THE BLOG

The Right Mental Health Care for Returning Vets: Neglecting Them This Time Will Be Dangerous

03/18/2010 05:12 am ET | Updated May 25, 2011

A blog I wrote earlier this week was challenged by Martin Seligman, the founder of Positive Psychology, in a piece published Tuesday in the Huffington Post.

I appreciate Dr. Seligman's response. Dr. Seligman admits he provided the training I alleged he did to the CIA when it was developing torture techniques, but says he did not know it was going to be used for torture. I have consistently taken him at his word on that.

The part of my blog most relevant to Dr. Seligman's response, however, decried a $119 million program he has developed for the military to use Positive Psychology to treat the mental illnesses of war.

The issue of how we treat psychiatric impairments in the military is far too important to let rest without public debate and commentary from recognized experts in the treatment of Post-traumatic Stress Disorder. Remarkably that commentary from the real experts has not been listened to by the US military, and we are all at risk as a result.

War creates psychiatric impairments. The newest estimate is that thirty percent of our returning veterans from Iraq and Afghanistan will come home with post-traumatic stress disorder.
A psychiatrically impaired soldier can do a lot of damage and cause untold suffering.

Post-traumatic stress disorder is a highly painful mental disorder characterized by terrifying "flashbacks" in which the veterans feel they are back in the traumatic event itself. The mind, in a futile attempt to manage the unmanageable emotional trauma caused by the events, rapidly oscillates between numbing of all feelings on the one hand and hyperactivity with panic disorder, anxiety, and agitated depression on the other. Sleep and normal bodily functions become disrupted. The effect on one's family life is devastating. Suicide and homicide rates escalate.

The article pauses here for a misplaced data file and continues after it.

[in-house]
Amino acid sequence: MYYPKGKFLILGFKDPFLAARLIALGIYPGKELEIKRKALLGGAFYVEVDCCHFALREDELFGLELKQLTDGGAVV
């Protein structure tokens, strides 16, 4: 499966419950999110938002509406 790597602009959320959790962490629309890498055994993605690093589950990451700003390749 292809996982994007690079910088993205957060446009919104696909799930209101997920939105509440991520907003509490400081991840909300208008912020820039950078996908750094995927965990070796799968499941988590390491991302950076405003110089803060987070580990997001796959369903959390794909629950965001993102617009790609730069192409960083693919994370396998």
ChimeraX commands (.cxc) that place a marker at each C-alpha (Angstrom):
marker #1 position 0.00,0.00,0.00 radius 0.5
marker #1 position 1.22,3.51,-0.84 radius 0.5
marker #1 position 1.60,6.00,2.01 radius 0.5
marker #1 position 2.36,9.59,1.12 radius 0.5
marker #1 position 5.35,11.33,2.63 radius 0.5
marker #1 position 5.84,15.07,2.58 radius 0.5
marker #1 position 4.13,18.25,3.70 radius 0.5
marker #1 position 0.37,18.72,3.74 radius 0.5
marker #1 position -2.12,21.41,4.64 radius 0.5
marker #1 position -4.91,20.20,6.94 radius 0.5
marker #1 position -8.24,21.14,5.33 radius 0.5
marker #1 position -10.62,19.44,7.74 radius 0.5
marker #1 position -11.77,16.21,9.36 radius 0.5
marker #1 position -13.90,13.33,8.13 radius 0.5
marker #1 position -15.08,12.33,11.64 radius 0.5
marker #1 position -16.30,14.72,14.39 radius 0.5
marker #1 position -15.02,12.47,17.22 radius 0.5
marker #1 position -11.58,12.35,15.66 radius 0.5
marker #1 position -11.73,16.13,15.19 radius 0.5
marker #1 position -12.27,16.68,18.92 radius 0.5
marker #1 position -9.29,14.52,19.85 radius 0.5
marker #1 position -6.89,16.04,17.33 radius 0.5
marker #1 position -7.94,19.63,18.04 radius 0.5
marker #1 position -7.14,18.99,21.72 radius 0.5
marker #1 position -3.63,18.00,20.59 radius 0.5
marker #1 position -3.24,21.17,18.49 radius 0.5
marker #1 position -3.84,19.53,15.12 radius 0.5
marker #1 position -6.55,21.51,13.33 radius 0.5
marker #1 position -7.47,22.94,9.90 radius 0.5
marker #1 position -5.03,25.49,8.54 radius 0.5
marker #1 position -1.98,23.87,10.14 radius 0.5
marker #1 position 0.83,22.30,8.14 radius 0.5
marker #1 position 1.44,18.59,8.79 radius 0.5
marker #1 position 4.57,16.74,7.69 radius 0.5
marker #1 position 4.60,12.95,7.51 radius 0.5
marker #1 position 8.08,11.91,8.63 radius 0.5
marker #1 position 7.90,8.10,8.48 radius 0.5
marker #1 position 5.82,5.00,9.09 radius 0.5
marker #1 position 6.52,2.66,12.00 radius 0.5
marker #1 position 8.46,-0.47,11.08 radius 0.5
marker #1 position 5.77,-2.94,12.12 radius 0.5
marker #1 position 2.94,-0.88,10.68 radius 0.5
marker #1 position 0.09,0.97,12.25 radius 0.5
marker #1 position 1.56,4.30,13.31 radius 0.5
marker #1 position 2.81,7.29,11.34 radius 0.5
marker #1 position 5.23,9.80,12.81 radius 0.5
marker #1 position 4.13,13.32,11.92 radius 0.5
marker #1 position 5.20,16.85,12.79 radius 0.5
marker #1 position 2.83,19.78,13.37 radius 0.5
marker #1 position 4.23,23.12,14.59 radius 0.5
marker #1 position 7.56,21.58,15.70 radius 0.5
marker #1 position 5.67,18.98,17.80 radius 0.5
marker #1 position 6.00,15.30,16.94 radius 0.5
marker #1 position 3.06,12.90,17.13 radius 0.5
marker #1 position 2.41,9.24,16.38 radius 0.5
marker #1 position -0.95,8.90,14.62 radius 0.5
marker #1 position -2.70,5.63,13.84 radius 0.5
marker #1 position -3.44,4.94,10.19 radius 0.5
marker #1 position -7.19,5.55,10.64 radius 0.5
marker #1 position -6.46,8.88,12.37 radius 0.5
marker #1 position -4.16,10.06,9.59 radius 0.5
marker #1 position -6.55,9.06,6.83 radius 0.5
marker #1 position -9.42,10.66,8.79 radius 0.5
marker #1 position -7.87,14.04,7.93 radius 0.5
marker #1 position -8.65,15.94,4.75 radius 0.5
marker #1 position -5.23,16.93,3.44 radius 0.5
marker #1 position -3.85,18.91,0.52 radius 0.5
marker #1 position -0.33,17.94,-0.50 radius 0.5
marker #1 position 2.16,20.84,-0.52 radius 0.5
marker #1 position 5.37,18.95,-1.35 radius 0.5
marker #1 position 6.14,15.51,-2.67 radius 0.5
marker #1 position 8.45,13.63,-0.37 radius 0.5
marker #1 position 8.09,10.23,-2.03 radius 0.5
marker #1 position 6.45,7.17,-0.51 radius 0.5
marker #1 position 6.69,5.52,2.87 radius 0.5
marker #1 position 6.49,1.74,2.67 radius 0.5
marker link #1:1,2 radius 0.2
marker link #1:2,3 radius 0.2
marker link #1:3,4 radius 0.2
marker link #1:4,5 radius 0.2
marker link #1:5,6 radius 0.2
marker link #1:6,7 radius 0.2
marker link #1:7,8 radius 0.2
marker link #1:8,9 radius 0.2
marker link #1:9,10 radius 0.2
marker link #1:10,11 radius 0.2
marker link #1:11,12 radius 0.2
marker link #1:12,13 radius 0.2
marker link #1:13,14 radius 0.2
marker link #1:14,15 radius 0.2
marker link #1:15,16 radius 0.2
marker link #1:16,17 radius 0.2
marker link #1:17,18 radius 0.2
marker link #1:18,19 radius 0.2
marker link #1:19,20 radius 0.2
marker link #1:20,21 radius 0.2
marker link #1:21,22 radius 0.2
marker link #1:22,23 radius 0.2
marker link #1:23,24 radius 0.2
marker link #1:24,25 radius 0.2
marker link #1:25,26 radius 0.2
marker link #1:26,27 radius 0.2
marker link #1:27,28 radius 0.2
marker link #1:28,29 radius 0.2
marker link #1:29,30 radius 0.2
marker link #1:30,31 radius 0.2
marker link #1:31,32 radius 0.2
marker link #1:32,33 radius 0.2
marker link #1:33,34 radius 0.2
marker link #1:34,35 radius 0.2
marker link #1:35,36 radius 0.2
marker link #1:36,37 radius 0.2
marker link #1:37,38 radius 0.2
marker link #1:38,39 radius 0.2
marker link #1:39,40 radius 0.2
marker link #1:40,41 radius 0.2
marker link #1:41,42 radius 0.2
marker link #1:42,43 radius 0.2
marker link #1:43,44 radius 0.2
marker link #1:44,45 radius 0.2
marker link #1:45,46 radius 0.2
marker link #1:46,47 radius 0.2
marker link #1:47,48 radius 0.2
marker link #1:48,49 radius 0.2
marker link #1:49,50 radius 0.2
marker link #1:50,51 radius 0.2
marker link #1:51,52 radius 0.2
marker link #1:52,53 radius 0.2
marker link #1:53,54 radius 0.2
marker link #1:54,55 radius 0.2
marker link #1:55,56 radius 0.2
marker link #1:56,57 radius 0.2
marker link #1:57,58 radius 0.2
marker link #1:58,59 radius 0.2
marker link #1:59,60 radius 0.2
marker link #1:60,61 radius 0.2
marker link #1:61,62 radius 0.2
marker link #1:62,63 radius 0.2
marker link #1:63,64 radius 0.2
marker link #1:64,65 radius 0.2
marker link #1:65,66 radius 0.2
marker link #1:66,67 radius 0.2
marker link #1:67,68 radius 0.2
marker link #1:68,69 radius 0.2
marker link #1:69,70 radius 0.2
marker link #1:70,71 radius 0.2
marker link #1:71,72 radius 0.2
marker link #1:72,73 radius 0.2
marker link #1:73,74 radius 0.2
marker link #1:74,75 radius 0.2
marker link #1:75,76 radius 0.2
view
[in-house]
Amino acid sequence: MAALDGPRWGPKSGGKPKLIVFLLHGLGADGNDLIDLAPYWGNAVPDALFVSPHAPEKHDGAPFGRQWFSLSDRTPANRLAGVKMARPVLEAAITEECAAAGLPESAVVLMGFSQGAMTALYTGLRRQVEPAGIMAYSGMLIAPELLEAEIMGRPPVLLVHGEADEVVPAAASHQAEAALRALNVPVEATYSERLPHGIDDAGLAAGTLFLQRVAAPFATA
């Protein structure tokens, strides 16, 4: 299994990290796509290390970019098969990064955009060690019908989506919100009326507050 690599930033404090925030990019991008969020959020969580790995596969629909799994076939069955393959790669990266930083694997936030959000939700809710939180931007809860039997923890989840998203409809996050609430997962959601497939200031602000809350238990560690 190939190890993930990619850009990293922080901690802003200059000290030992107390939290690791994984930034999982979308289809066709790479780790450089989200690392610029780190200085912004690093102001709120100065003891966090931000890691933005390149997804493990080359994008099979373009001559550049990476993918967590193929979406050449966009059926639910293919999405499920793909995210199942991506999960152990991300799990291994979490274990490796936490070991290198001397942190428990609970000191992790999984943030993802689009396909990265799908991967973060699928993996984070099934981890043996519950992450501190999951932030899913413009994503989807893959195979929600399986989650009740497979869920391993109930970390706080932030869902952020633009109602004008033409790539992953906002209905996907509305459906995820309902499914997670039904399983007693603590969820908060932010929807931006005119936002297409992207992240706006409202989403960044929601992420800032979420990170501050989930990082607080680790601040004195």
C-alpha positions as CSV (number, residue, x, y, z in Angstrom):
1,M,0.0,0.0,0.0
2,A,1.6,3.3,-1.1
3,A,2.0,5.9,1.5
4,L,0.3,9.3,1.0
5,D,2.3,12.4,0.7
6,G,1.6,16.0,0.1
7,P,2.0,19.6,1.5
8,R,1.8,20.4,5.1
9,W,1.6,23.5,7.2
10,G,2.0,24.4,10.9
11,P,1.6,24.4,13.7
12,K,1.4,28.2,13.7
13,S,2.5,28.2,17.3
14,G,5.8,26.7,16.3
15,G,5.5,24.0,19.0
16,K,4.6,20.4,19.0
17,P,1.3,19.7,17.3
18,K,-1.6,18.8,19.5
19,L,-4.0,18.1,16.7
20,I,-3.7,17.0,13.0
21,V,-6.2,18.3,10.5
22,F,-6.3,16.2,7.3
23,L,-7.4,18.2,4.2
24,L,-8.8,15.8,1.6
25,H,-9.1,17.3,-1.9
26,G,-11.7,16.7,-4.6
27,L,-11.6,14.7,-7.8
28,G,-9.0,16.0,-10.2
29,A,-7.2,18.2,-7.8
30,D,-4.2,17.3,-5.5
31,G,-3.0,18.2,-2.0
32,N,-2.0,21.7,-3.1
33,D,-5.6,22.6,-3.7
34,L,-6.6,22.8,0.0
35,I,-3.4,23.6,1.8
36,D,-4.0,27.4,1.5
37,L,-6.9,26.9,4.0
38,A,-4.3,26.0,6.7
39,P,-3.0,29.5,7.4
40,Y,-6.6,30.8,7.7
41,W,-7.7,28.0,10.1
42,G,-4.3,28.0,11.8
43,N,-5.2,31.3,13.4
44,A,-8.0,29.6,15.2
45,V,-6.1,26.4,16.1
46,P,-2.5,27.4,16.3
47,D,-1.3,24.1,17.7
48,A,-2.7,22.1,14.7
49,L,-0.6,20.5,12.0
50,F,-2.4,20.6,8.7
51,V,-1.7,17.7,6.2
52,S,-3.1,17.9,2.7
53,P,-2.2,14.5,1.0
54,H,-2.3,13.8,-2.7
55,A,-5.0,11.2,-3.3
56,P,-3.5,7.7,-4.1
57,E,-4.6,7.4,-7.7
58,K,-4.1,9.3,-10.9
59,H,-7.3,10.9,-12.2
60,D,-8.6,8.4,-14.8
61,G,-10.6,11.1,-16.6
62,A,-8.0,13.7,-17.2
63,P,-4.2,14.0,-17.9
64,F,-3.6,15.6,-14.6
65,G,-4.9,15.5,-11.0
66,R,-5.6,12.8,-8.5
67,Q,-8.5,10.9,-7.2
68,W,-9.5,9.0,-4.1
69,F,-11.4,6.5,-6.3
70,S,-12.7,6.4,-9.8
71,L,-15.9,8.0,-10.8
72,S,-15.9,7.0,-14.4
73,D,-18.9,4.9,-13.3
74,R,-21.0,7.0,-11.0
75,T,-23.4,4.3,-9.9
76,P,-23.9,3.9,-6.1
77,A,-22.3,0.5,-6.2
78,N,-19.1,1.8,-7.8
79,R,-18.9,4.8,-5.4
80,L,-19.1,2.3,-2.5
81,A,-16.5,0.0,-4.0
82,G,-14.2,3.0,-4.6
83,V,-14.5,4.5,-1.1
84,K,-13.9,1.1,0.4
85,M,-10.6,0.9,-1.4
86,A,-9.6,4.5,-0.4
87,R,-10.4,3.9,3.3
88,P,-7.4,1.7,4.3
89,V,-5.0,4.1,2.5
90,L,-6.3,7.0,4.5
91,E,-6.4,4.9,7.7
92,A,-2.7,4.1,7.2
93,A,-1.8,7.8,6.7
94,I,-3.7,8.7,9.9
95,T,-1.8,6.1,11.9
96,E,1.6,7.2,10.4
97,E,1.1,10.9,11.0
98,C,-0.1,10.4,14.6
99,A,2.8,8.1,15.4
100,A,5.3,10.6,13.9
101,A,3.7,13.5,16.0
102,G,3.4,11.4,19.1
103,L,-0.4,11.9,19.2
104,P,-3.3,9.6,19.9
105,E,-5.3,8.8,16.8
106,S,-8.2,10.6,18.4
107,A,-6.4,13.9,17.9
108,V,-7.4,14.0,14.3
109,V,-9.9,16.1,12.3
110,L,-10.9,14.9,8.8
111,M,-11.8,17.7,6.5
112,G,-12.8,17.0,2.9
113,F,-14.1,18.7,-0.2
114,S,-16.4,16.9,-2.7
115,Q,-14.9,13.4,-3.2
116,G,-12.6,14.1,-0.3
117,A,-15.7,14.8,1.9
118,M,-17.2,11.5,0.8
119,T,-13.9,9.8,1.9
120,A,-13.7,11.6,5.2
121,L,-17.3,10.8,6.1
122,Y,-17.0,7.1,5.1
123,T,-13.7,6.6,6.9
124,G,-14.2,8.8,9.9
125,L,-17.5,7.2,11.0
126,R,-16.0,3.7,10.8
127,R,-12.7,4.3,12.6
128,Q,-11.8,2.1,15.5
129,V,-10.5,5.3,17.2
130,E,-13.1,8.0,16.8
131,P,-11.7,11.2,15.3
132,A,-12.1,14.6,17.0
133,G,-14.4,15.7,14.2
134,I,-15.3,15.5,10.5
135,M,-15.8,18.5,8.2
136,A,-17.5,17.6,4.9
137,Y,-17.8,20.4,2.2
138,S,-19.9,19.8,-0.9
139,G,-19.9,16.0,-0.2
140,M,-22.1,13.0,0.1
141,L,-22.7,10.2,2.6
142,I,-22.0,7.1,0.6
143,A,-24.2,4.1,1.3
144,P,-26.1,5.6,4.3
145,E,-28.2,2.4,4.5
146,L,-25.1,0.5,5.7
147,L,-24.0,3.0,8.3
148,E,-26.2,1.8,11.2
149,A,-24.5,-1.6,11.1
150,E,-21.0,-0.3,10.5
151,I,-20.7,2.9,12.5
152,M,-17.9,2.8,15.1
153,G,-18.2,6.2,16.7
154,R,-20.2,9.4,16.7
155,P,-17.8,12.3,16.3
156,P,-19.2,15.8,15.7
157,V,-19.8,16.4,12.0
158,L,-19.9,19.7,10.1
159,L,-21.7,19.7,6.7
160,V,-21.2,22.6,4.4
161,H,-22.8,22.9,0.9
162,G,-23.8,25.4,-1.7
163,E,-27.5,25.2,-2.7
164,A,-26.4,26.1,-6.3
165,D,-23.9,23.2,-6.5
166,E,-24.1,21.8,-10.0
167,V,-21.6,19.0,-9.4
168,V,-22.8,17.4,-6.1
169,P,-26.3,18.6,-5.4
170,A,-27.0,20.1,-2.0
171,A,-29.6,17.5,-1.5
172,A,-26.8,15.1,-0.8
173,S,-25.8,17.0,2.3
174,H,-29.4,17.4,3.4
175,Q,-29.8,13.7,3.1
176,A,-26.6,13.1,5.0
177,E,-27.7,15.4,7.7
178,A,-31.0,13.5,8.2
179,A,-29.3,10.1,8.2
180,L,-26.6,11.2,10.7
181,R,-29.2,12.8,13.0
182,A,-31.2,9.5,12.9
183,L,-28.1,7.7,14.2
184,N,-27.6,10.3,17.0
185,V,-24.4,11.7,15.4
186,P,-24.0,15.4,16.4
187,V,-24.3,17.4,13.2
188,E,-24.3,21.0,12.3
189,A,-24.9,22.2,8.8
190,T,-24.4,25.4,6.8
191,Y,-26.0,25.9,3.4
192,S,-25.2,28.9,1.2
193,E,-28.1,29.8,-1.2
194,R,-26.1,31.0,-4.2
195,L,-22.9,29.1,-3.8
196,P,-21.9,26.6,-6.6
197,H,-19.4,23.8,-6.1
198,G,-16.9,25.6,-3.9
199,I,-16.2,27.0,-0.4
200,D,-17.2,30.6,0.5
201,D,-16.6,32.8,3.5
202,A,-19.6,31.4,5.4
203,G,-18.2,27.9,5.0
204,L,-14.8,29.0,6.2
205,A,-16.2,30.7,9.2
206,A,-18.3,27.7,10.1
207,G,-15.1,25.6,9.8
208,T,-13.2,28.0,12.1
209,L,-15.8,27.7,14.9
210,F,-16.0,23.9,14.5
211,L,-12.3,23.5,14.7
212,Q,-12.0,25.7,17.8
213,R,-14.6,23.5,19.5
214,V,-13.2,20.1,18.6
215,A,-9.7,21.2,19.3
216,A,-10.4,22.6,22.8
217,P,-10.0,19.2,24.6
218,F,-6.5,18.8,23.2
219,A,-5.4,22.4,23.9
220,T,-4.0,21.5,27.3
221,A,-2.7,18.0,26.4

While treatment of post-traumatic stress disorder has made many advances especially in the last two decades, it is not an easy problem to treat as any professional who has attempted it will attest.

If, as a nation, we do not provide appropriate care for returning veterans, terrorism will take yet another horrible toll on America by turning our own troops against us and against themselves.
Unfortunately, the military has just bought into a pop psychology "treatment plan" that will be devastating to returning troops suffering from PTSD.

The plan is based on Positive Psychology, promoted by psychologist Dr. Seligman. Dr. Seligman reports that over 700,000 people have been trained in positive psychology in programs called "Authentic Happiness." It restates same principles of Norman Vincent Peale's Power of Positive Thinking although this time they are garbed in psychological accoutrements.

As Dr. Seligman pointed out in his reply he contends there is an abundance of "empirical literature" that supports the use of positive psychology for treating post-traumatic stress disorder in the military. I disagree. There is none.

Any connection between the research Dr. Seligman is describing and post-traumatic stress disorder in combat veterans is extremely far-fetched. I believe this is a viewpoint that most experts in PTSD would share. One of the studies allegedly supportive of positive psychology was based on a study finding that for middle school students writing a letter to someone who had helped them made them feel better. The "effect" of this lasted for up to a month.

The reason the power of positive psychology's popularity ebbs and flows is that it evokes hopes like those implied in the phrase "authentic happiness." Unfortunately, these are ultimately dashed. We are led to believe that through will power and mind control we can create a long-lasting state of well being. While on a limited basis we may to able to help ourselves with such exercises, self-imposed mind control of this nature, is generally of limited value.

Most importantly, however, when we suggest applying positive psychology techniques to someone who is suffering from PTSD it is at best naive and, at worst, cruel.

What is important now is that a debate on this matter be held that includes the recognized experts in post-traumatic stress disorder before we subject our troops and our society to the ravages of PTSD, a disorder that will be a ticking time bomb when our troops return home.

Given the procedure by which this questionable program has evolved, the money at stake and the military's historical use of psychology for its own disguised ends described in my previous column, the debate should be monitored very carefully by the independent media. This is no time for military mischief.